Opinion: Taking action on the maternal health crisis

Last month, I traveled to Anchorage for a Maternal Child Health Conference.

This conference brought together maternal health experts and advocates to discuss the heart-wrenching maternal health crisis in our country and what we’re doing to promote better outcomes.

The United States has the highest maternal mortality rate among high-income countries. In 2021, 1,205 women died of maternal causes in the United States. In 2020, 861 women died of maternal causes in the U.S. This is a 40% increase in deaths from maternal causes in just one year, and some of our neighbors are being hit harder than others.

There are significant racial and ethnic disparities in pregnancy-related complications and deaths. American Indian and Alaska Native women are two times more likely to die of pregnancy-related causes than White women. To say this is unacceptable is an understatement.

The Department of Health and Human Services (HHS), the federal agency tasked with promoting the care and well-being of Americans, is committed to tackling and eliminating some of our country’s most troubling disparities in health outcomes.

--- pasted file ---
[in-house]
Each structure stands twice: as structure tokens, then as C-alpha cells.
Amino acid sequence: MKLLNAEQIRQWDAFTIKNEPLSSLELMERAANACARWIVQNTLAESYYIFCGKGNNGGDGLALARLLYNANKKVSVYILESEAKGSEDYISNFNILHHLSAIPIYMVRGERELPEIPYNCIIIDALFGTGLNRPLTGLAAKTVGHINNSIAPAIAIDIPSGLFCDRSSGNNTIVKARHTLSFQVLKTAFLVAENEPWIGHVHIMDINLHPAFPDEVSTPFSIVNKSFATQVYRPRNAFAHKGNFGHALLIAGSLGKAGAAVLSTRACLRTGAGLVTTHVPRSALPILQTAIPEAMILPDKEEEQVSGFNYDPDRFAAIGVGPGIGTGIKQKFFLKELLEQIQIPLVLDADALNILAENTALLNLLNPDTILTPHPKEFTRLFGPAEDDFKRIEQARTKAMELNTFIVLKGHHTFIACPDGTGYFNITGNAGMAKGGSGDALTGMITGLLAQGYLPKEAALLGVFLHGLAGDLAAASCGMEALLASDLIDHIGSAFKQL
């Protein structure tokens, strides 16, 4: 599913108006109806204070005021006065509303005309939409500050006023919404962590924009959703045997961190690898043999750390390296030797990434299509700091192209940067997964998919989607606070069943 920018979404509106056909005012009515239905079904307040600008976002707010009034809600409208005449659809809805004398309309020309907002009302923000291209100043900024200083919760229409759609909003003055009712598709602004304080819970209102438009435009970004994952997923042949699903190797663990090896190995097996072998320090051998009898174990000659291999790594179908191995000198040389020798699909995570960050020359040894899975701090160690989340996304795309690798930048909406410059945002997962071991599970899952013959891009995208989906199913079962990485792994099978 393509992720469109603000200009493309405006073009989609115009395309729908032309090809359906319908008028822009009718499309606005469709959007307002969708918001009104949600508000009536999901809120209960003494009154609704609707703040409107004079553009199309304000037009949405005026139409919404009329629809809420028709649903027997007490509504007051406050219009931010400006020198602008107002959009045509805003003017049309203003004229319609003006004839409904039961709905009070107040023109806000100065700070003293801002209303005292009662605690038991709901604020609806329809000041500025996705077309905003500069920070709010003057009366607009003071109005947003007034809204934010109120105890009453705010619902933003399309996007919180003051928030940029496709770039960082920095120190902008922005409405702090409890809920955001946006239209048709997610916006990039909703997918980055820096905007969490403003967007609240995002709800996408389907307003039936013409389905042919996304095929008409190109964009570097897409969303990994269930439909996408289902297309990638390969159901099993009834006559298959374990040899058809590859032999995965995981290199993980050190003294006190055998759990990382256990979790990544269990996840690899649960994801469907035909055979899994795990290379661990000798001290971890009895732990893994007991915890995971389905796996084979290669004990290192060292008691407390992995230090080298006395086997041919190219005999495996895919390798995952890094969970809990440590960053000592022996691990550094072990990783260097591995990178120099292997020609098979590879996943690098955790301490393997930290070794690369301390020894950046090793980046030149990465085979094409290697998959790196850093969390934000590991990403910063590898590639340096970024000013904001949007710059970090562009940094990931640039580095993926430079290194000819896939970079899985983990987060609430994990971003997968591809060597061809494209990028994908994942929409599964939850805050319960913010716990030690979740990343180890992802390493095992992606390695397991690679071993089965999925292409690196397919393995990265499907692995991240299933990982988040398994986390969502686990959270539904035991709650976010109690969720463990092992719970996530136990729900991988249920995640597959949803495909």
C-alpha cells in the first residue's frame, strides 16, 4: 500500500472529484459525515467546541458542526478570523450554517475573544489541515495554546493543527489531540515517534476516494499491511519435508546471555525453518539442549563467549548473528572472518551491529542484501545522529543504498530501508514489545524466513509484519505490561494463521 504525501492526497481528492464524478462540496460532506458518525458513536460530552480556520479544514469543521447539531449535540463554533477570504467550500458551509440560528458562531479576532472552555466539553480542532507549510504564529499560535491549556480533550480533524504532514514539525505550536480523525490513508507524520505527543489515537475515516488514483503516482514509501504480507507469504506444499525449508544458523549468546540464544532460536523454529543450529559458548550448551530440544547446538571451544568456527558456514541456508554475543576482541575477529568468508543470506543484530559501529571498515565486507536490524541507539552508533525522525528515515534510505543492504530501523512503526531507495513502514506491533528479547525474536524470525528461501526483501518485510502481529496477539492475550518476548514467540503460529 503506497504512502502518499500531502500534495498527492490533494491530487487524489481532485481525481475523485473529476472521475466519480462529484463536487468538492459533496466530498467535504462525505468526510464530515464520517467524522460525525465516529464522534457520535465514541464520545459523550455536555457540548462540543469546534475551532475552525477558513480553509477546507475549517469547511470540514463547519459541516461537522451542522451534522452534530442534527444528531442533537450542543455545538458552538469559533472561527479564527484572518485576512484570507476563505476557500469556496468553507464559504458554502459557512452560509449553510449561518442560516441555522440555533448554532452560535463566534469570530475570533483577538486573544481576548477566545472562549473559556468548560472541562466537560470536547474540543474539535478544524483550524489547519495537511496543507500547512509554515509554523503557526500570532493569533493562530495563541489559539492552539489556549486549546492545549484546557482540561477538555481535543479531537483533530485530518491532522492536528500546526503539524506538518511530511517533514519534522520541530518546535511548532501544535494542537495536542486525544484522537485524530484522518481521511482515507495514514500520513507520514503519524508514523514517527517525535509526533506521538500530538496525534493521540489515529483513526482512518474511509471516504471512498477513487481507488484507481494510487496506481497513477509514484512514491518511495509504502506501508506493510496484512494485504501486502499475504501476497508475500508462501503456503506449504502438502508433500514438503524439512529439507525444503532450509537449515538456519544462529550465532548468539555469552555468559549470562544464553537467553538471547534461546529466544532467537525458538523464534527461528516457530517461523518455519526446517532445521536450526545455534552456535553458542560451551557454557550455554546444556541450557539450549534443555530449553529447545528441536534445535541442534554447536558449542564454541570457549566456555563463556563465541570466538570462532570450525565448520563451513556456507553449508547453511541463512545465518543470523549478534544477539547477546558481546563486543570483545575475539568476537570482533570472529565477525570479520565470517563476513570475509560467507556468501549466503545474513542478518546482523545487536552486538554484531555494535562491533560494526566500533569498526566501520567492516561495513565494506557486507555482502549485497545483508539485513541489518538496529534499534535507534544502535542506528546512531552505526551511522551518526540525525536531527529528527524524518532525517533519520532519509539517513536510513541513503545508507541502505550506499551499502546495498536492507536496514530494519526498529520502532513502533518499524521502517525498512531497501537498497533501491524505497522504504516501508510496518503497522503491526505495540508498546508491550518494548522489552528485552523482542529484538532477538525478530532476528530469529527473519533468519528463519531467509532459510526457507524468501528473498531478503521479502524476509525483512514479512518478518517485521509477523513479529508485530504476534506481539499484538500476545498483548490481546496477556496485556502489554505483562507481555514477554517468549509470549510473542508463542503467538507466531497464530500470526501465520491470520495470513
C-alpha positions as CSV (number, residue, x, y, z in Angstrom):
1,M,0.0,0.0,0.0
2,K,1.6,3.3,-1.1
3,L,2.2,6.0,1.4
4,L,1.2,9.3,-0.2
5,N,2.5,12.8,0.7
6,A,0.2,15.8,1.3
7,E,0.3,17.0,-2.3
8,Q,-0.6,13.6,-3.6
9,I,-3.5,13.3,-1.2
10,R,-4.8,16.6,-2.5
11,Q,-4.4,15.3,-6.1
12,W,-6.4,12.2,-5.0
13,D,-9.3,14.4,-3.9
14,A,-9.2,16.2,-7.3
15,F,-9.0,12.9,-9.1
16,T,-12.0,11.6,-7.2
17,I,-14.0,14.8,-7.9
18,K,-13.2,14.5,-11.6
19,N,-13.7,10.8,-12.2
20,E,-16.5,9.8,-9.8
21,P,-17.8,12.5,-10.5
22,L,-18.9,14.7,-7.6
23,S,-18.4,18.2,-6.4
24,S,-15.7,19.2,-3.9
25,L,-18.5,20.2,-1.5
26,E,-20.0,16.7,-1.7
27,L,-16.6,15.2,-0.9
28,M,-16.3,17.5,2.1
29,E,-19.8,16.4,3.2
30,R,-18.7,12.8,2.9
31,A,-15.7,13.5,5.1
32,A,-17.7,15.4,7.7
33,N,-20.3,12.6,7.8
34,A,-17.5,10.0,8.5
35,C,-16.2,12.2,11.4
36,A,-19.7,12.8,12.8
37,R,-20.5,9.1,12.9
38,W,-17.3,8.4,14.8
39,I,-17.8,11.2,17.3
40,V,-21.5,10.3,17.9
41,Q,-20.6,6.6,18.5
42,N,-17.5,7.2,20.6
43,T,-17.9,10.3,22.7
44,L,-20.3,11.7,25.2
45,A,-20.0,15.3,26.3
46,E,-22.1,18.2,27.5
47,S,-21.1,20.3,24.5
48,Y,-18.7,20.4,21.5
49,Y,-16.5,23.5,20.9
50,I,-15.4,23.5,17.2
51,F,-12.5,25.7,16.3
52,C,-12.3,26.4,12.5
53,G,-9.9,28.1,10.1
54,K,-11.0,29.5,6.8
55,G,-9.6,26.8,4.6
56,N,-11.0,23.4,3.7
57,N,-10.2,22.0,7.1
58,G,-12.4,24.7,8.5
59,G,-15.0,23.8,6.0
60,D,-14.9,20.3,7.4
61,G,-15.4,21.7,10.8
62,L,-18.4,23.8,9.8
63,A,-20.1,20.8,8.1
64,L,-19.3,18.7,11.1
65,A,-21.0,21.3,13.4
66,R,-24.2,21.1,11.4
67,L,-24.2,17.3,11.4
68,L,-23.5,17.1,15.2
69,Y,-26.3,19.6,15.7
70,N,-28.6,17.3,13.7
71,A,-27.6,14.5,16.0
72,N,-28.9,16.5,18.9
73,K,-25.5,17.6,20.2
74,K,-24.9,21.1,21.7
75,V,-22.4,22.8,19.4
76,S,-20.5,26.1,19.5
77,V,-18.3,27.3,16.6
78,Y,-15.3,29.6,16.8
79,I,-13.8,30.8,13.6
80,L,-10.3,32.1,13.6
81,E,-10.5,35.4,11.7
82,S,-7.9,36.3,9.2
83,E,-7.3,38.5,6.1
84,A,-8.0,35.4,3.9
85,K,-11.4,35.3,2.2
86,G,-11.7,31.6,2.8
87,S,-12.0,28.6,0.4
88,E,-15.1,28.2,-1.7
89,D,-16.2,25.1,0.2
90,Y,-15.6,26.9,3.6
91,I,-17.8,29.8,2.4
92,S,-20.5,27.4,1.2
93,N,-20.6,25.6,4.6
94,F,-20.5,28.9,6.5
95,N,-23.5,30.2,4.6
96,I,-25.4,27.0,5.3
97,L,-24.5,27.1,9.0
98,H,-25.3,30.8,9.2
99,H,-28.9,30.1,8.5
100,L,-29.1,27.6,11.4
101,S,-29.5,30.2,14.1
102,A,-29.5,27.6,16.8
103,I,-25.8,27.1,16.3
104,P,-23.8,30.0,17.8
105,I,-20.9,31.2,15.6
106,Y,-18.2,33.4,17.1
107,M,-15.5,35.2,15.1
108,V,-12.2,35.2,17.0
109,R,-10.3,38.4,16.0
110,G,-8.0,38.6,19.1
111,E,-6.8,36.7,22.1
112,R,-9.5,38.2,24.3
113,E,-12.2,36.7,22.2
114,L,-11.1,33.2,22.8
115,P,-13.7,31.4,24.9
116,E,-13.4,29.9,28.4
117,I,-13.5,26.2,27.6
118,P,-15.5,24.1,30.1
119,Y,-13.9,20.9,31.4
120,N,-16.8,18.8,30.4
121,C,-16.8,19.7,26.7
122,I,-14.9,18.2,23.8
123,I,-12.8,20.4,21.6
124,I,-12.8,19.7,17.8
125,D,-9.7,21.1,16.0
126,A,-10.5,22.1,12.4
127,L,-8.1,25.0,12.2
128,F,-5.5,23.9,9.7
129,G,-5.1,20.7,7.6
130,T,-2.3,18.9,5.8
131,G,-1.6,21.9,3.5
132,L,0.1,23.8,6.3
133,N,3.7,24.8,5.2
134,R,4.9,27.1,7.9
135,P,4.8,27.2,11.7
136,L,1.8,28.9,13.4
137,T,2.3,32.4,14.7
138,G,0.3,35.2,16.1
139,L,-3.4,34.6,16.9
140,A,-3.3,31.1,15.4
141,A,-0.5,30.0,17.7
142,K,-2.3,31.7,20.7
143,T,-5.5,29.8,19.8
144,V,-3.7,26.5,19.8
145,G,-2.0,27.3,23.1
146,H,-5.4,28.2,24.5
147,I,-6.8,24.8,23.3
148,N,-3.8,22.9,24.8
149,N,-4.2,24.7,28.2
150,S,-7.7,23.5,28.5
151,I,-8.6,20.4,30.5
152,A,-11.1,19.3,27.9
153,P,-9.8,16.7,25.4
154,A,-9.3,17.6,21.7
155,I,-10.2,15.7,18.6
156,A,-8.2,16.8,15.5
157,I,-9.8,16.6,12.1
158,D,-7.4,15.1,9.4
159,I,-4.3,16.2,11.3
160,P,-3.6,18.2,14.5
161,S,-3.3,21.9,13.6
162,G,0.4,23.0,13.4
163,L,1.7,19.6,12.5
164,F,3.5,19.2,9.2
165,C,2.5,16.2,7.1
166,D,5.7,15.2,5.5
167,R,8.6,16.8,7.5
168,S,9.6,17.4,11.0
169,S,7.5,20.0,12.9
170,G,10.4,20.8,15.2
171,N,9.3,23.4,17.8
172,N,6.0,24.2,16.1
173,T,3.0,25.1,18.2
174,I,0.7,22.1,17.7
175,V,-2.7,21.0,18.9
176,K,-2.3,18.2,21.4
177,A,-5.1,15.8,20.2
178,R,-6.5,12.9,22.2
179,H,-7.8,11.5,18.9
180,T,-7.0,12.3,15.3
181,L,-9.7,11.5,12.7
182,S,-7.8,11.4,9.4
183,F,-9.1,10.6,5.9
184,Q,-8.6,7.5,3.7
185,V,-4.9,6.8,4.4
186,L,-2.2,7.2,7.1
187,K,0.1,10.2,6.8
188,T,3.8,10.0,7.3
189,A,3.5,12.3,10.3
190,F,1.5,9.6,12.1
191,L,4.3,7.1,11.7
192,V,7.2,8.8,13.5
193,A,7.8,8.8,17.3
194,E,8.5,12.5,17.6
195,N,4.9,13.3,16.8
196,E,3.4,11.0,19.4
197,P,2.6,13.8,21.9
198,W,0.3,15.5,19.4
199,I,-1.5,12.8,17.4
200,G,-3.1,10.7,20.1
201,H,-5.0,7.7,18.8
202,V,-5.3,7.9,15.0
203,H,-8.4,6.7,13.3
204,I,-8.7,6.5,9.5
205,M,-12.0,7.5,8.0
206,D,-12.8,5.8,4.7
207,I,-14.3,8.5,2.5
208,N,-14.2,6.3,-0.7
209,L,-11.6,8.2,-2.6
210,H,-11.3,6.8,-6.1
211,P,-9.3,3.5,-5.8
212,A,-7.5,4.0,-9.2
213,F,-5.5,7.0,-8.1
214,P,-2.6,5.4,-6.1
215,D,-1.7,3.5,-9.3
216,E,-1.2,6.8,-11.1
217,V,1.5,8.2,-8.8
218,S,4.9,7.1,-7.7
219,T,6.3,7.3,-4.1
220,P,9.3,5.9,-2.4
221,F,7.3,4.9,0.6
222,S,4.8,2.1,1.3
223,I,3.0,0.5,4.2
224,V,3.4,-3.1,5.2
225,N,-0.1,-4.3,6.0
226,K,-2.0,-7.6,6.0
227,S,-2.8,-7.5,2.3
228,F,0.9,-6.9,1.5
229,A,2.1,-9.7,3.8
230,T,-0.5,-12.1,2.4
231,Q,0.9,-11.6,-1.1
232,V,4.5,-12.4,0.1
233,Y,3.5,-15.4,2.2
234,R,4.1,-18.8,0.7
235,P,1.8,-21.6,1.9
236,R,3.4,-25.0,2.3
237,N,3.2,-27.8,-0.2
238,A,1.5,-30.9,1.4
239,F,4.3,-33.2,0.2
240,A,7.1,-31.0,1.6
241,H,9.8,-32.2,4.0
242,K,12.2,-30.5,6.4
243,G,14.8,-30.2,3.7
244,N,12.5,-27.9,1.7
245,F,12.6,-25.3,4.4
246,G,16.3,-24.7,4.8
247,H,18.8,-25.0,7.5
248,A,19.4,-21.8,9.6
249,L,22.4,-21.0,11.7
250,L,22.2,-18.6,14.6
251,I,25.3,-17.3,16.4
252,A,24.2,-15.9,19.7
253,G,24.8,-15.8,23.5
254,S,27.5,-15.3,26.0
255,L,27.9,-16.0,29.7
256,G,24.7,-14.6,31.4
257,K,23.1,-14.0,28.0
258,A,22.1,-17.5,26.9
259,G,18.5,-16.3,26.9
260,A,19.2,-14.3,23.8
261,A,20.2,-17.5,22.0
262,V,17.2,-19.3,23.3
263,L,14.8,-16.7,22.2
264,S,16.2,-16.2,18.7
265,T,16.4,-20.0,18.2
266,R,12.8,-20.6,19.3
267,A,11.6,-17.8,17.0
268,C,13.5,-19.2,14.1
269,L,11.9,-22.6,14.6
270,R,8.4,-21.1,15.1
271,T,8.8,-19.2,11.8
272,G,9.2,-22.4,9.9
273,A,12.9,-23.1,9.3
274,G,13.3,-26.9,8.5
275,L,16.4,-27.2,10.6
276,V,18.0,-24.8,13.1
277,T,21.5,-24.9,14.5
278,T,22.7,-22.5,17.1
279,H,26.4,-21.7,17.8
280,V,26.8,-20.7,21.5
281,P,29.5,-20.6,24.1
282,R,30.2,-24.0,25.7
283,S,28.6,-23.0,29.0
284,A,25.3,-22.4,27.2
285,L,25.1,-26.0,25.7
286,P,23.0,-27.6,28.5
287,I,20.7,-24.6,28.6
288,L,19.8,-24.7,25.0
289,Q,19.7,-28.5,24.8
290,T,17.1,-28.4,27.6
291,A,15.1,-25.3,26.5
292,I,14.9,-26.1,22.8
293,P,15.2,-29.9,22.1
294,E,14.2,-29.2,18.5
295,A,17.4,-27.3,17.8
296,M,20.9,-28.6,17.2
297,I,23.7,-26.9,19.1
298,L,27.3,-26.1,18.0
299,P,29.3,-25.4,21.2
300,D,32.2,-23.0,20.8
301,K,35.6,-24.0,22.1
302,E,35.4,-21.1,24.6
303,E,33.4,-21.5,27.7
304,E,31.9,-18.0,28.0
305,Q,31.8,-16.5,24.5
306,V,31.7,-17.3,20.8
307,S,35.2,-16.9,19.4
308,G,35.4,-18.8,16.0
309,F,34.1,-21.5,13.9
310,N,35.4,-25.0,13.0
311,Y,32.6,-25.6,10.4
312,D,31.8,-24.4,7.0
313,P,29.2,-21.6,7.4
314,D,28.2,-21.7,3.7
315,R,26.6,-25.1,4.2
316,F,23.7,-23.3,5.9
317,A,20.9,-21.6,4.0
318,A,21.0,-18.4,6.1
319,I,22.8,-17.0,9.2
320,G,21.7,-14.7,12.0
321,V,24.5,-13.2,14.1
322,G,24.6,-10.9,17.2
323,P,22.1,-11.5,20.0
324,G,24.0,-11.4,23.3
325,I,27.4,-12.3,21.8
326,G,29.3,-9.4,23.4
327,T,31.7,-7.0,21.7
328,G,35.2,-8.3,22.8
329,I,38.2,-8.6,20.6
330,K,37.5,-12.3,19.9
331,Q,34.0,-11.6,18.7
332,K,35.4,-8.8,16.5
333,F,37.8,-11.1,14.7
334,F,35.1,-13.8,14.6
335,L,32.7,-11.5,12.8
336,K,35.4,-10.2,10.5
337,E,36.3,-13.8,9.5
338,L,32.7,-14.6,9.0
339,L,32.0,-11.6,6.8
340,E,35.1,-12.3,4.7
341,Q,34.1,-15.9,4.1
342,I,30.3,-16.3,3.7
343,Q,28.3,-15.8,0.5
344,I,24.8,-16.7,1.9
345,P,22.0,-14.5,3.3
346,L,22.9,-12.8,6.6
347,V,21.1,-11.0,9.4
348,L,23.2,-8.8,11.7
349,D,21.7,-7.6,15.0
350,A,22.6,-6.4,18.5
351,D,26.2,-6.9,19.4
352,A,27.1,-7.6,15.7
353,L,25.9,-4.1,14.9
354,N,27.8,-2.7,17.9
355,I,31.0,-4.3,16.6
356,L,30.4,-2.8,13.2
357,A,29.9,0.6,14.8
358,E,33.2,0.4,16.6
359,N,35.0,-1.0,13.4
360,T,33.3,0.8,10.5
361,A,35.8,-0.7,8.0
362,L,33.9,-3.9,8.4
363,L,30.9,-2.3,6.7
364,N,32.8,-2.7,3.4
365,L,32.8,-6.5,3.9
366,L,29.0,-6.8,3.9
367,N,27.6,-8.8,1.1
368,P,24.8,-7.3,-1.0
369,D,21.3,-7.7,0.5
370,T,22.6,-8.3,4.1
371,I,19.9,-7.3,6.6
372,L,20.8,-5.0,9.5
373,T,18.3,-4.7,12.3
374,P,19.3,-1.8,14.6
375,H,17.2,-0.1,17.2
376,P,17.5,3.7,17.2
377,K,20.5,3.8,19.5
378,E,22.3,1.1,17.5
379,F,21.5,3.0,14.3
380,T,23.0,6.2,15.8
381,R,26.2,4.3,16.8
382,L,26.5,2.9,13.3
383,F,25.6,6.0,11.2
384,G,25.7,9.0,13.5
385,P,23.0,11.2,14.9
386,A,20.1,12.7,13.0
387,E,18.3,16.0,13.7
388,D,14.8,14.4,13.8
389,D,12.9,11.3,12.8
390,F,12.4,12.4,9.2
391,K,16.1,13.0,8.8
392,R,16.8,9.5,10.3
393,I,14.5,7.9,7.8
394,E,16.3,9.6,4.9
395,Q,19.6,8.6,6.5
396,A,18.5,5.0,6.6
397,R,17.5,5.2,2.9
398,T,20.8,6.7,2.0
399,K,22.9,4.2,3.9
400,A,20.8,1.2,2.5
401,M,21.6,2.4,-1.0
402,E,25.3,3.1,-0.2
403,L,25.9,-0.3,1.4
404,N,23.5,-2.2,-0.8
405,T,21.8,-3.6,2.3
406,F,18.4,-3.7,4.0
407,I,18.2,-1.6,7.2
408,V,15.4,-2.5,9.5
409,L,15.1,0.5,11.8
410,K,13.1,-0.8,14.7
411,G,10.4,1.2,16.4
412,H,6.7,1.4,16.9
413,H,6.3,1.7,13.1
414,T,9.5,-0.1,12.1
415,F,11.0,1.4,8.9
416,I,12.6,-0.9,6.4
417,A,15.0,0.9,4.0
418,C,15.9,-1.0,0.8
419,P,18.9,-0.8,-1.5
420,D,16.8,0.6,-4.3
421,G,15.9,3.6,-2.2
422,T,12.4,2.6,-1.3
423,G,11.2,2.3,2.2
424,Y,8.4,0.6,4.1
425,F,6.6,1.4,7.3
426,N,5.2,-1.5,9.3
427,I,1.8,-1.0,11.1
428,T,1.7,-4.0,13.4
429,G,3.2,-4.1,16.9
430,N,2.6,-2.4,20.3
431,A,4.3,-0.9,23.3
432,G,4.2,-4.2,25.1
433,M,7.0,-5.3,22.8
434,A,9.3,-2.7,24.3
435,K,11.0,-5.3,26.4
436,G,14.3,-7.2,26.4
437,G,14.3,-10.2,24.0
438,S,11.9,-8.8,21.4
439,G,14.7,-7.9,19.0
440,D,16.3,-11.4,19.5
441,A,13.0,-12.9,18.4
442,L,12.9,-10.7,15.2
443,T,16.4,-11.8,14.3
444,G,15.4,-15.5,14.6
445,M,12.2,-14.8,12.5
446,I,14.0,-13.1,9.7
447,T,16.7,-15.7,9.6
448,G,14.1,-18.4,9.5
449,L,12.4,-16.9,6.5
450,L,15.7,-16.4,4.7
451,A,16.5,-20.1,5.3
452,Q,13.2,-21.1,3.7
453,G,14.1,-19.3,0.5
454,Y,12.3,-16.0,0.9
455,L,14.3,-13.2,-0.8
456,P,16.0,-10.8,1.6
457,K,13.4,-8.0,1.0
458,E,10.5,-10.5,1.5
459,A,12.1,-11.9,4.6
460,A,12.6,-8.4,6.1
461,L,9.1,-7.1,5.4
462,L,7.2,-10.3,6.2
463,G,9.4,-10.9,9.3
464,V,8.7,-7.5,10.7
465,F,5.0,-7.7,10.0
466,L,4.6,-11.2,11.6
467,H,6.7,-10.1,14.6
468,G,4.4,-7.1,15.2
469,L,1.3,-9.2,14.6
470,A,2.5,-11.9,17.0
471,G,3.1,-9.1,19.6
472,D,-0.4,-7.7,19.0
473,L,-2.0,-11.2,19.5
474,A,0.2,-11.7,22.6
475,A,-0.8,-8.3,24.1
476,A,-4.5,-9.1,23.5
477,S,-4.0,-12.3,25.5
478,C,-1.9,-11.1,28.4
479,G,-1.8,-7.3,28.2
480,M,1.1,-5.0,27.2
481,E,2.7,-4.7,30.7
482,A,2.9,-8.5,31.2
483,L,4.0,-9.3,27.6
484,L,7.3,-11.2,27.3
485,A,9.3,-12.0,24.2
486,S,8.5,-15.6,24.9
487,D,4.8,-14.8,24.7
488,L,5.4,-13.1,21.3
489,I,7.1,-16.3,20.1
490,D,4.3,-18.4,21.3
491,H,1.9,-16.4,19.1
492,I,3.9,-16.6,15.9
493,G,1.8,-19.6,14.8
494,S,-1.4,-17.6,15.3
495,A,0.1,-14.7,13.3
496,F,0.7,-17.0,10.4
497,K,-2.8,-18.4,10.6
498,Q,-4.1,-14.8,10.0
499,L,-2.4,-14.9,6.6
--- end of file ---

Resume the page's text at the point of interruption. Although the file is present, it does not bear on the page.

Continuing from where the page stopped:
At HHS and across the Biden-Harris Administration, we are taking unprecedented action to close disparities and strengthen maternal health by expanding coverage, implementing new policies, and providing funding to ensure safer pregnancies and strengthen postpartum services for new parents and their babies.

In 2022, the White House rolled out a first-of-its-kind Blueprint for Addressing the Maternal Health Crisis — a promise to moms and families across the country to do better.

Women with doula care have a 22% lower risk of preterm birth. Evidence like this has driven historic HHS funding to make community-based doulas more accessible.

HHS is also strengthening our public health infrastructure through Center for Disease Control support for state Maternal Mortality Review Committees. These committees aim to help us better understand the drivers of maternal mortality and will develop recommendations to prevent future deaths.

Our work will not be finished in one year, two years, or in the lifetime of this Administration. Through the programs mentioned above, the Biden-Harris Administration had laid the foundation for HHS to remain steadfast in the fight to improve maternal health outcomes and close equity gaps. I look forward to watching that happen in Region 1.

Priya Helweg is the deputy regional director for the U.S. Department of Health and Human Services Region 10 which includes Alaska, Idaho, Oregon, Washington, and 272 Federally Recognized Tribes.